He also thanked Housing Minister Irfaan Ali for selecting the location for the campus and current Education Minister Priya Manickchand for her passion and dedication in raising the standard of education in Guyana.


In addition, the Texila American University founder expressed gratitude to President Donald Ramotar and the leaders in Government for providing a climate that is friendly to investors, declaring to the gathering, “I and we believe in Guyana”.
President Donald Ramotar praised the investment, saying that it will expand the market for education tourism, but more importantly, it reflects investors’ confidence in the economy.

“The Government believes that the most important factor for our development is the quality of people that we have and in that regard education plays a very important role,” the President said, pointing out that Texila will not only be bringing students from abroad, but will also attract local students.

“This is very important for us because it will help us to lift our standards and make more possibilities more accessible, possibilities of education to our young people, and to our people at large,” he said, noting that the Government, once elected will also bring the Specialty Hospital on stream.

The Specialty Hospital, he said, will enable Guyana to become a medical tourism destination.

A section of the gathering at the sod-turning ceremony



Patients Beyond Borders estimates the global medical tourism market to worth between US$ 38.5 to US$55 billion. Some 11 million cross-border patients worldwide spend an average of US$ 3,500 to US$ 5,000 per visit, including all medically-related costs, cross-border and local transport, inpatient stay and accommodations.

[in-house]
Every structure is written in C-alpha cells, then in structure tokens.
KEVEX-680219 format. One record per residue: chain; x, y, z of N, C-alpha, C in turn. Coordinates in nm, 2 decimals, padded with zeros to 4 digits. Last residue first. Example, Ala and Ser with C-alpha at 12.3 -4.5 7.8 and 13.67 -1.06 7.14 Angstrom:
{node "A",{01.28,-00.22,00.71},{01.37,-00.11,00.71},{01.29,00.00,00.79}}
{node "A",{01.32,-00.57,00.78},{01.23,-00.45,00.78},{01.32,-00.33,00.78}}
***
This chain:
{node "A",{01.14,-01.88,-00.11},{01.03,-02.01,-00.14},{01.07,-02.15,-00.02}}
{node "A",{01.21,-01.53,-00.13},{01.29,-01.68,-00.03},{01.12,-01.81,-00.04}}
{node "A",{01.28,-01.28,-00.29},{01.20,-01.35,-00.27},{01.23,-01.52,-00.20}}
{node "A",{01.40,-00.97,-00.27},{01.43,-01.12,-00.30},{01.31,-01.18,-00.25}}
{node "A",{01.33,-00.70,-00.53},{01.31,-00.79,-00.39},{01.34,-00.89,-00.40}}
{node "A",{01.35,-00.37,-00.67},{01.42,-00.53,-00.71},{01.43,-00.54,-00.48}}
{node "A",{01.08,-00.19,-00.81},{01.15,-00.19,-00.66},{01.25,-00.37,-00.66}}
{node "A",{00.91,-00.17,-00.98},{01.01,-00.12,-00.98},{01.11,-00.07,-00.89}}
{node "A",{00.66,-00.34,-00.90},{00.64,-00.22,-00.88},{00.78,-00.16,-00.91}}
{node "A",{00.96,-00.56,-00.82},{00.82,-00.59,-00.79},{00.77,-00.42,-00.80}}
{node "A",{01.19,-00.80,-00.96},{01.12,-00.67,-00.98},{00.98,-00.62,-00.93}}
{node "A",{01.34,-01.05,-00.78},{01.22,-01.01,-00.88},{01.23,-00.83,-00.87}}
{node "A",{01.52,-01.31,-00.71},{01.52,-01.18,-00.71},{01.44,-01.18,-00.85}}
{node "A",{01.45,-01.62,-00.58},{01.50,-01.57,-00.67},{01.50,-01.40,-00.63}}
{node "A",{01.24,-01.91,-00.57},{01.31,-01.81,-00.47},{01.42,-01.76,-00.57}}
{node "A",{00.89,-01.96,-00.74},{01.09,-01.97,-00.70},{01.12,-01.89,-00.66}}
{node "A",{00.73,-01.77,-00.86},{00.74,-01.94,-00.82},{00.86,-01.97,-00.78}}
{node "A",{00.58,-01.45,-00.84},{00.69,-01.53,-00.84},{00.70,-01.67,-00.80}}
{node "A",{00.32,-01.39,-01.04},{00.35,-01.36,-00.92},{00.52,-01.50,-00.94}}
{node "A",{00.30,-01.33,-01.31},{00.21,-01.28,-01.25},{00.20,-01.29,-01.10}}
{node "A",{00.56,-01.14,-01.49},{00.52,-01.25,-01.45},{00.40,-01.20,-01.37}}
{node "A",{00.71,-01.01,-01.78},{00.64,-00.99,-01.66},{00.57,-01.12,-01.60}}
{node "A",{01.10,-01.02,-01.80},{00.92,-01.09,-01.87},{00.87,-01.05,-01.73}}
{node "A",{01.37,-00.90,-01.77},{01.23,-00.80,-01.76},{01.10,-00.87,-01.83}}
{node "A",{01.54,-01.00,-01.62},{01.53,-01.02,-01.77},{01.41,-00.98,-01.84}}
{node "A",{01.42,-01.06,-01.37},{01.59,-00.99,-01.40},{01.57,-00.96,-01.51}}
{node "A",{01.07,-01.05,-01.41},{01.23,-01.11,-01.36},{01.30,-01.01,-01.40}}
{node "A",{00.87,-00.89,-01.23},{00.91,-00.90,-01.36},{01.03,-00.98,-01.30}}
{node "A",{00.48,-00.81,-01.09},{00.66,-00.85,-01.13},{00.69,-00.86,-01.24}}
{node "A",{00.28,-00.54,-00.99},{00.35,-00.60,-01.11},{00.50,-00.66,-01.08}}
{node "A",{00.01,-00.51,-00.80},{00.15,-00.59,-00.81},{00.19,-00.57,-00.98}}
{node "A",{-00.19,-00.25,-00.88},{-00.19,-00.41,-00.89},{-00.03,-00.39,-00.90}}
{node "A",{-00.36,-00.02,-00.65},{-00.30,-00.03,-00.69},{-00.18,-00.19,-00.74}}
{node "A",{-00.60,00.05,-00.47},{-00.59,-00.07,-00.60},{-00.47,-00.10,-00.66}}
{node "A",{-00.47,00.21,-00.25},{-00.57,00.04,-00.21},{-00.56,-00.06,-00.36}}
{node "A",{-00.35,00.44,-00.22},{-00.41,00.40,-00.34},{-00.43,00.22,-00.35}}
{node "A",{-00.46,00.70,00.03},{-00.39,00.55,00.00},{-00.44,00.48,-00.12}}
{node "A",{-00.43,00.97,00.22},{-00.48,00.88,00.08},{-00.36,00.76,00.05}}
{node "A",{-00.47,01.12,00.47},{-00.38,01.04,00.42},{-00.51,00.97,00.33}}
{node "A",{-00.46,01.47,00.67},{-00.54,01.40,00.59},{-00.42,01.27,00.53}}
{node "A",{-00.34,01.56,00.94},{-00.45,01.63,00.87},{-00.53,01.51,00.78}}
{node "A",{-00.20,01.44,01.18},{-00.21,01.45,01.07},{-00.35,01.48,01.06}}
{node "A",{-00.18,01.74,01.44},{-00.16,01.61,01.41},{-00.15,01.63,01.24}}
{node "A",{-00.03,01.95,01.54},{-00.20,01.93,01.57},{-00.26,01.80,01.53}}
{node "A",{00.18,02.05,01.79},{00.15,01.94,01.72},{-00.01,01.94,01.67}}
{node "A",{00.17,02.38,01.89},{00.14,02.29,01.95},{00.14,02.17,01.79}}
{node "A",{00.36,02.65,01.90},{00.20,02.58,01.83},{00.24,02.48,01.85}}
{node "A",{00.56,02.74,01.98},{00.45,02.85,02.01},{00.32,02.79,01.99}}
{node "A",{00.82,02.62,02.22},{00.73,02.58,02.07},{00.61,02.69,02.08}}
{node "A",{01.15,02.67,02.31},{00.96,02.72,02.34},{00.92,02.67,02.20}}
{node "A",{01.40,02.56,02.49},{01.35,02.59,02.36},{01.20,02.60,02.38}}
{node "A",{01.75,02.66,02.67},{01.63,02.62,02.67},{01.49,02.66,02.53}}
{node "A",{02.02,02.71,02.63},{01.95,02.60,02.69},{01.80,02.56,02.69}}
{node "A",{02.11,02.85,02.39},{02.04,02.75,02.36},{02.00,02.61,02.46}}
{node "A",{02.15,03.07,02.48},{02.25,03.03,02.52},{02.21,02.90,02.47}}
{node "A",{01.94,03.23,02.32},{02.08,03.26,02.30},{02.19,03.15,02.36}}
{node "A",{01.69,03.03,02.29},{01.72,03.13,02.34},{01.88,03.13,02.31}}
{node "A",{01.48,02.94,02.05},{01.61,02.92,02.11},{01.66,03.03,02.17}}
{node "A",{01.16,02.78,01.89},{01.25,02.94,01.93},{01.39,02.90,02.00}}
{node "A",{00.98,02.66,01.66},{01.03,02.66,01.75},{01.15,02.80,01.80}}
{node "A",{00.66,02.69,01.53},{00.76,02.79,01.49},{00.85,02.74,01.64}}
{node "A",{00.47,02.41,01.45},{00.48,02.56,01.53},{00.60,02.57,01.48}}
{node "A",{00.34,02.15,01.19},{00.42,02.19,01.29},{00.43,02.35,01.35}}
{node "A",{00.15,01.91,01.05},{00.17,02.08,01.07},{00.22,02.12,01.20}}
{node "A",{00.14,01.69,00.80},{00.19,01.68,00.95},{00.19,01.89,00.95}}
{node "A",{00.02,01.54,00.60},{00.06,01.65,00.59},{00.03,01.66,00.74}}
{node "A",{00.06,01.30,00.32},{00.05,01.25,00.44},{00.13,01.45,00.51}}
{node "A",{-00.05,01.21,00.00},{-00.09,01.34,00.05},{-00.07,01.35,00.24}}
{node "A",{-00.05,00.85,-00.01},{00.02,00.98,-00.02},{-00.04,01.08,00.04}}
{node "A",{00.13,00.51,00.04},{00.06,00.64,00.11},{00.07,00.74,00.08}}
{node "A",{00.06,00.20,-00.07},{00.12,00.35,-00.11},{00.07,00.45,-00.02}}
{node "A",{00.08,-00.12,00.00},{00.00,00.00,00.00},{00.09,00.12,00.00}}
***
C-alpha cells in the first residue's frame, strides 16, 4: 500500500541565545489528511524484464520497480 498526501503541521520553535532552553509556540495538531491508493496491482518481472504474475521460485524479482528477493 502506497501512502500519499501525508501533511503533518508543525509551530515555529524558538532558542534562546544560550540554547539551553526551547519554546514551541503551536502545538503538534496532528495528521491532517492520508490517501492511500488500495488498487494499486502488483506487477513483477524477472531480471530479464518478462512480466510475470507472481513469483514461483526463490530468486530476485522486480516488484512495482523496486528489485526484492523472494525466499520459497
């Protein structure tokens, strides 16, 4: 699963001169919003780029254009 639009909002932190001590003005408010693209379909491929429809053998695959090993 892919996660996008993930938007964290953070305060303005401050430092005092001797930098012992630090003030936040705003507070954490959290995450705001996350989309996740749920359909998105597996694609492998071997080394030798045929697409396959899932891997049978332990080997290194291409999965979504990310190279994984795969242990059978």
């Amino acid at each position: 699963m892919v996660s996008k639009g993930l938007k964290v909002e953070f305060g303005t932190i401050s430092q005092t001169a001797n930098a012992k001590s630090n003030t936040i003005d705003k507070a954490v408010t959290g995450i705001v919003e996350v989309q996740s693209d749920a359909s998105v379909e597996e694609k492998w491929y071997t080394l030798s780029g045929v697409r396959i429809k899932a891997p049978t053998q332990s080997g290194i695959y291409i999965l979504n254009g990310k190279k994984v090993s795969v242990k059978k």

According to Patient Beyond Borders, the world population is aging and becoming more affluent at rates that surpass the availability of quality healthcare resources.

In addition, out-of-pocket medical costs of critical and elective procedures continue to rise, while nations offering universal care are faced with ever-increasing resource burdens. These drivers are forcing patients to pursue cross-border healthcare options either to save money or to avoid long waits for treatment.
The organisation estimates the worldwide medical tourism market is growing at a rate of 15 to 25 per cent, with rates highest in North, Southeast and South Asia.



President Ramotar said Guyana can capitalise on this growing market as India, Singapore, Costa Rica and other countries around the world have done.

The Specialty Hospital, he said, will allow Guyana to deliver a world-class service to its people, and provide a service to the world, while building a reputation a reputable medical tourism destination.

During the past 23 years, through strategic investment, Guyana has been able to make significant strides in the health sector, notably, raising the life expectancy from 58 years in 1990 to 70 years today.

On this score, the president said the medical campus at Providence will strongly support Government’s investments to build a strong, educated and healthy nation.


An artist’s impression of the Texila American University Campus

“This campus that we are building today will play an important role in helping us to train our own Guyanese to better man our health sector so we can be known right across the world as a country that is very strong in producing quality students and students that will take our names abroad when they go back to their respective countries or where else they might venture in life, that they will remember Guyana and in so doing become an ambassador [for Guyana] wherever they are, or wherever go.”